I confess, this post over at Mother Jones (entitled “Is Being a Modern Teen Really an Endless Slog of Existential Angst?”) made me smile:
I was just at the bookstore, and on a whim I browsed through a bunch of “Teen Fiction” titles. Good God. I’ve never seen such a pile of depressing writing in my life. Everyone is sick, abandoned, kidnapped, bullied, overweight, comes from a broken family, survived a school shooting, or caught in the middle of a gothic horror. The horror books actually seemed the most uplifting.
I dunno. Maybe they all have happy endings? In any case, if these books are typical of what teens read these days, I’m halfway surprised that any of them make it out of adolescence with their psyches intact.
I know that every time YA books are criticized in a high-profile but general way, there’s always a furious push-back from the YA community (and the push-back usually includes many excellent points, often pointing out that there are many, many exceptions to whatever “rule” someone is declaring).
I gotta say, this blog post resonates with me more than a little bit. I’ve always had a very low threshold for angst and despair. I have read some wonderfully angst-y books, and I’m sure I’ll read more in the future. But for the most part, the world seems bad enough to me without dwelling on how hopeless and terrible it all is.
Part of the reason I wrote Geography Club (in the 1990s) was that I soooooo tired of depressing teen stories, especially stories of gay teens where everything was always so tragic. (I confess I was really disappointed when I first saw the cover that HarperCollins had chosen for the book: the model’s face was so dour and gloomy! I felt like it didn’t capture the humor or the impishness of my book at all. Why couldn’t he be peeking out of that classroom smiling a little bit?)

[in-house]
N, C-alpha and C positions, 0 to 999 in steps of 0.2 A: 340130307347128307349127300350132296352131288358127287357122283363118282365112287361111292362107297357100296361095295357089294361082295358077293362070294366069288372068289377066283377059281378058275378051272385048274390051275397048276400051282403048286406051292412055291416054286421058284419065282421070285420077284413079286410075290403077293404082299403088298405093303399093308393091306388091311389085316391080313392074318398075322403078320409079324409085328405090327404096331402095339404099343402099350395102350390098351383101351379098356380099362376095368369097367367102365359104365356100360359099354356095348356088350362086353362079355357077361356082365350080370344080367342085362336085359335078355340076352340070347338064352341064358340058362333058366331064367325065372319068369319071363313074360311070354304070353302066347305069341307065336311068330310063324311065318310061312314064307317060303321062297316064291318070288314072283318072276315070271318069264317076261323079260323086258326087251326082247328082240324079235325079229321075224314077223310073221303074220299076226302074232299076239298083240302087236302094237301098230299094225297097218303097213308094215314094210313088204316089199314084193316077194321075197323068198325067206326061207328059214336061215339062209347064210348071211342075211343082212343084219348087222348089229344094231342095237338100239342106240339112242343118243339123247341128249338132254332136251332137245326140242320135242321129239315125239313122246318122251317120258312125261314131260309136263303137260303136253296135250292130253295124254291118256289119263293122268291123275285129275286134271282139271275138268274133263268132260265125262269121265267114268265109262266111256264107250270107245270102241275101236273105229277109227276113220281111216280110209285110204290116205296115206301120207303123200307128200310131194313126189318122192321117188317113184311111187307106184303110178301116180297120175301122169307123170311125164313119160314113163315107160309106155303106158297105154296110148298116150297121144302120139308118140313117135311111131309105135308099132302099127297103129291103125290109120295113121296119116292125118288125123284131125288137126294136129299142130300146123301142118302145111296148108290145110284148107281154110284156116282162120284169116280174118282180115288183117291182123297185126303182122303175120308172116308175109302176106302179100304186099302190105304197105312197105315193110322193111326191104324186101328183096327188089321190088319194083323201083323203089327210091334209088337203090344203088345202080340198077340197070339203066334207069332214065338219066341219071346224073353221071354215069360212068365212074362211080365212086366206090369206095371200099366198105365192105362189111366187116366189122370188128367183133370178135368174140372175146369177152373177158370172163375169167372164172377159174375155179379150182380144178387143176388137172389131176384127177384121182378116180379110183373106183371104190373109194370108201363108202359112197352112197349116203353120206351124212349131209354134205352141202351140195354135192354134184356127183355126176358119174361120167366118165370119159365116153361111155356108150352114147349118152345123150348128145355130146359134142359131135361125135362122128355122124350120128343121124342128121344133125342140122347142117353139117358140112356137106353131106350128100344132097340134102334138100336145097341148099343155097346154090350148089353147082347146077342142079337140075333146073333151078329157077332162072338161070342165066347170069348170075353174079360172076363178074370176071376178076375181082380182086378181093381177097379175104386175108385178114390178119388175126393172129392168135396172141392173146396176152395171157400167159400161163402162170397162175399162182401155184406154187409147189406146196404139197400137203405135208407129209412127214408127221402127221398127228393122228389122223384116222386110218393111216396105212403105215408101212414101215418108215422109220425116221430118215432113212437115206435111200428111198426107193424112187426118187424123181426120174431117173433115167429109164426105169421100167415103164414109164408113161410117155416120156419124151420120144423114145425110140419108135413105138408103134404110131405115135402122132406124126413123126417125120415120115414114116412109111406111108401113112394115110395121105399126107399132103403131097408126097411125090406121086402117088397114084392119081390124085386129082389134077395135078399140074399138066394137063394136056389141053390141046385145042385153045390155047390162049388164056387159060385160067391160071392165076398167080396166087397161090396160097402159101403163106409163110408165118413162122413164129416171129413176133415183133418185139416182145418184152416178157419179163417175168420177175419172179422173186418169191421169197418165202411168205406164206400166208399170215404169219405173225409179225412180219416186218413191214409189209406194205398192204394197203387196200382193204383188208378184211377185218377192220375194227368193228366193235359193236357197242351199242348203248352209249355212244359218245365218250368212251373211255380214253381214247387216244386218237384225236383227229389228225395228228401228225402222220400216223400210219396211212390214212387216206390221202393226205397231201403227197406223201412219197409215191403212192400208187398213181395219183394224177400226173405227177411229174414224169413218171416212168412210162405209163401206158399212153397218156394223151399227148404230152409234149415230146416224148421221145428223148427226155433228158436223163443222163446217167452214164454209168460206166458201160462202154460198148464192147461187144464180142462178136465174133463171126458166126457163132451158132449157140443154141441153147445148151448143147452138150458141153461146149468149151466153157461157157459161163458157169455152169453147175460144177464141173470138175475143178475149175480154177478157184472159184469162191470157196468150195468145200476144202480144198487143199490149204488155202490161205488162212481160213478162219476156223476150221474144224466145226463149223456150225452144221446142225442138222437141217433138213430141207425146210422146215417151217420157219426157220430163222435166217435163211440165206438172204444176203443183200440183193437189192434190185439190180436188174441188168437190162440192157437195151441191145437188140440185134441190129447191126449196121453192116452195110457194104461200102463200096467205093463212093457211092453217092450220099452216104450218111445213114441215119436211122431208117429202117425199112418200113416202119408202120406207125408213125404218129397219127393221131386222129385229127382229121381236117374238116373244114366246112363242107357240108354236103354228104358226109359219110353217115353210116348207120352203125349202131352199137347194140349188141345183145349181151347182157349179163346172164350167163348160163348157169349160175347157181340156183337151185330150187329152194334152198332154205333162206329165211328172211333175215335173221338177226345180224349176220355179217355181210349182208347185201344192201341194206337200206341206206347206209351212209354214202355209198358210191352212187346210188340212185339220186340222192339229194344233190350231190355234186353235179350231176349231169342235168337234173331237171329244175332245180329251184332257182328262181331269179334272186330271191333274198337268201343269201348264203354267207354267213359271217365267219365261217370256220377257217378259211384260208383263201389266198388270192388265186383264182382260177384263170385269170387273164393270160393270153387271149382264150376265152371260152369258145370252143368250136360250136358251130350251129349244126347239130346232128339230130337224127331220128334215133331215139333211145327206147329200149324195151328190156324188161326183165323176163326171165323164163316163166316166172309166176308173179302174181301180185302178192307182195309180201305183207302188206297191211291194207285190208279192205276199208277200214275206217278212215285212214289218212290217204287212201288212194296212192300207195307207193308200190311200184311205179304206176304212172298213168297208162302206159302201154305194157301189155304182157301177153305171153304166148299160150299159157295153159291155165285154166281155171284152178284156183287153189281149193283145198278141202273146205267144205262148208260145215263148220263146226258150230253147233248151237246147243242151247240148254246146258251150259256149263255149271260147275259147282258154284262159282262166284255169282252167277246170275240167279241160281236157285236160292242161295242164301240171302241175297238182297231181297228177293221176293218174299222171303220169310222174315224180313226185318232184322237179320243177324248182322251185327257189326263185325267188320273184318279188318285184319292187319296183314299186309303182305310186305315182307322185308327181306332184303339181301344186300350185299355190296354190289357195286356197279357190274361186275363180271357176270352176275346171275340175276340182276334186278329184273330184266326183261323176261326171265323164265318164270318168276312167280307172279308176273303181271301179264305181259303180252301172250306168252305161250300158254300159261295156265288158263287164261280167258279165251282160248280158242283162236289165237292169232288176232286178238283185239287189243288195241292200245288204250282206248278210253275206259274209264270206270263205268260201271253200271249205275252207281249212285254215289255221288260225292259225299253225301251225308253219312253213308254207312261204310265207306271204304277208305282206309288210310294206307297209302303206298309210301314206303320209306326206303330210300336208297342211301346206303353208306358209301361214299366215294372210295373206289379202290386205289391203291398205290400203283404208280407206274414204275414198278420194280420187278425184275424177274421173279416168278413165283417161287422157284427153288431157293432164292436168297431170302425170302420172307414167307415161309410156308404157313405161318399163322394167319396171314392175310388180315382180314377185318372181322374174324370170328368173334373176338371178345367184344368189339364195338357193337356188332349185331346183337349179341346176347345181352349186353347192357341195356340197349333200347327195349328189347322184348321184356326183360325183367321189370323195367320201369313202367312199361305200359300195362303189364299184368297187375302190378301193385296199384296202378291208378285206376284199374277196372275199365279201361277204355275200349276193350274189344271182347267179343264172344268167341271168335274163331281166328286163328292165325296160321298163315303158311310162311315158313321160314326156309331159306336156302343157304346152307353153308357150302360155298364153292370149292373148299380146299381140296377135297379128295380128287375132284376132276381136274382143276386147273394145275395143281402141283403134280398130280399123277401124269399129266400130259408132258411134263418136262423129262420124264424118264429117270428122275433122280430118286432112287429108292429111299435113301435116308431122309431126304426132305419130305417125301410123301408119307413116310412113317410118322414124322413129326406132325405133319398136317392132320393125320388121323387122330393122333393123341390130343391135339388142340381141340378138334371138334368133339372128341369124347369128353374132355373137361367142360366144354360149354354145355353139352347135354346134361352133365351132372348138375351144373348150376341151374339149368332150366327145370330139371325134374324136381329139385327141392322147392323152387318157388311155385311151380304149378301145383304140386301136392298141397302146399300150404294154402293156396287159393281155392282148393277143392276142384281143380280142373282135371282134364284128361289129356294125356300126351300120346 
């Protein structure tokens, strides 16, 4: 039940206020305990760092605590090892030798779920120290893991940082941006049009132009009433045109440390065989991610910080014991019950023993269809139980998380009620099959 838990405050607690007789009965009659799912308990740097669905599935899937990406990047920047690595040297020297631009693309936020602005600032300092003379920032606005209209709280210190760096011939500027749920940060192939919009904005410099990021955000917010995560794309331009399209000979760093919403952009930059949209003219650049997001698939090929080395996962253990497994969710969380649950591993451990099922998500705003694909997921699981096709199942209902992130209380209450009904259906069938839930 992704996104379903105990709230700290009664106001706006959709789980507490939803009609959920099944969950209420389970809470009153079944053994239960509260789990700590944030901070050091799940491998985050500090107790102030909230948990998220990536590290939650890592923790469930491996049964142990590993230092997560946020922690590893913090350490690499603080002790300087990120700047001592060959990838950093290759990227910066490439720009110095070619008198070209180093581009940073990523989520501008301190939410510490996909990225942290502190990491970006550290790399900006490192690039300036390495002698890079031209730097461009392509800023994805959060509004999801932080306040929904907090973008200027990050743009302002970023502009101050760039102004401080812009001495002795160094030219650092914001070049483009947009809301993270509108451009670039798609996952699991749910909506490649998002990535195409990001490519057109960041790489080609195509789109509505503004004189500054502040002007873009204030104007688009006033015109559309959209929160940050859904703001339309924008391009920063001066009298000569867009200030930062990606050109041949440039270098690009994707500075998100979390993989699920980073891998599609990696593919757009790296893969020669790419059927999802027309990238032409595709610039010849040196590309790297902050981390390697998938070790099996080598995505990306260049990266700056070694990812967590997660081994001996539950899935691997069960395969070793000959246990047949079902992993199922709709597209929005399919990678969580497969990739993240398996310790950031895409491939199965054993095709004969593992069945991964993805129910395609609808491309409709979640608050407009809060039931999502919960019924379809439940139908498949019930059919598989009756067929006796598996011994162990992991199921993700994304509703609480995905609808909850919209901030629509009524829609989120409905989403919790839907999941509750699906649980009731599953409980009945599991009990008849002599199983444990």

And, of course, anyone who knows me knows that I thought dystopian teen fiction become very, very tired around, oh, say, 2006.
One of the reasons I loved the movie Tomorrowland was that it directly took on our current fascination with the doom-and-gloom (targeting YA books in particular). I also liked The Martian because it showed us a world where problems were solvable, and our leaders were not all corrupt and inept (which, frankly, I think is more accurate).
I know YA is now a massive genre, and there are lots of exceptions to the “everything is depressing!” rule (including, ahem, my own books). But I still think there’s truth behind what this blog post is saying.
What do you guys think?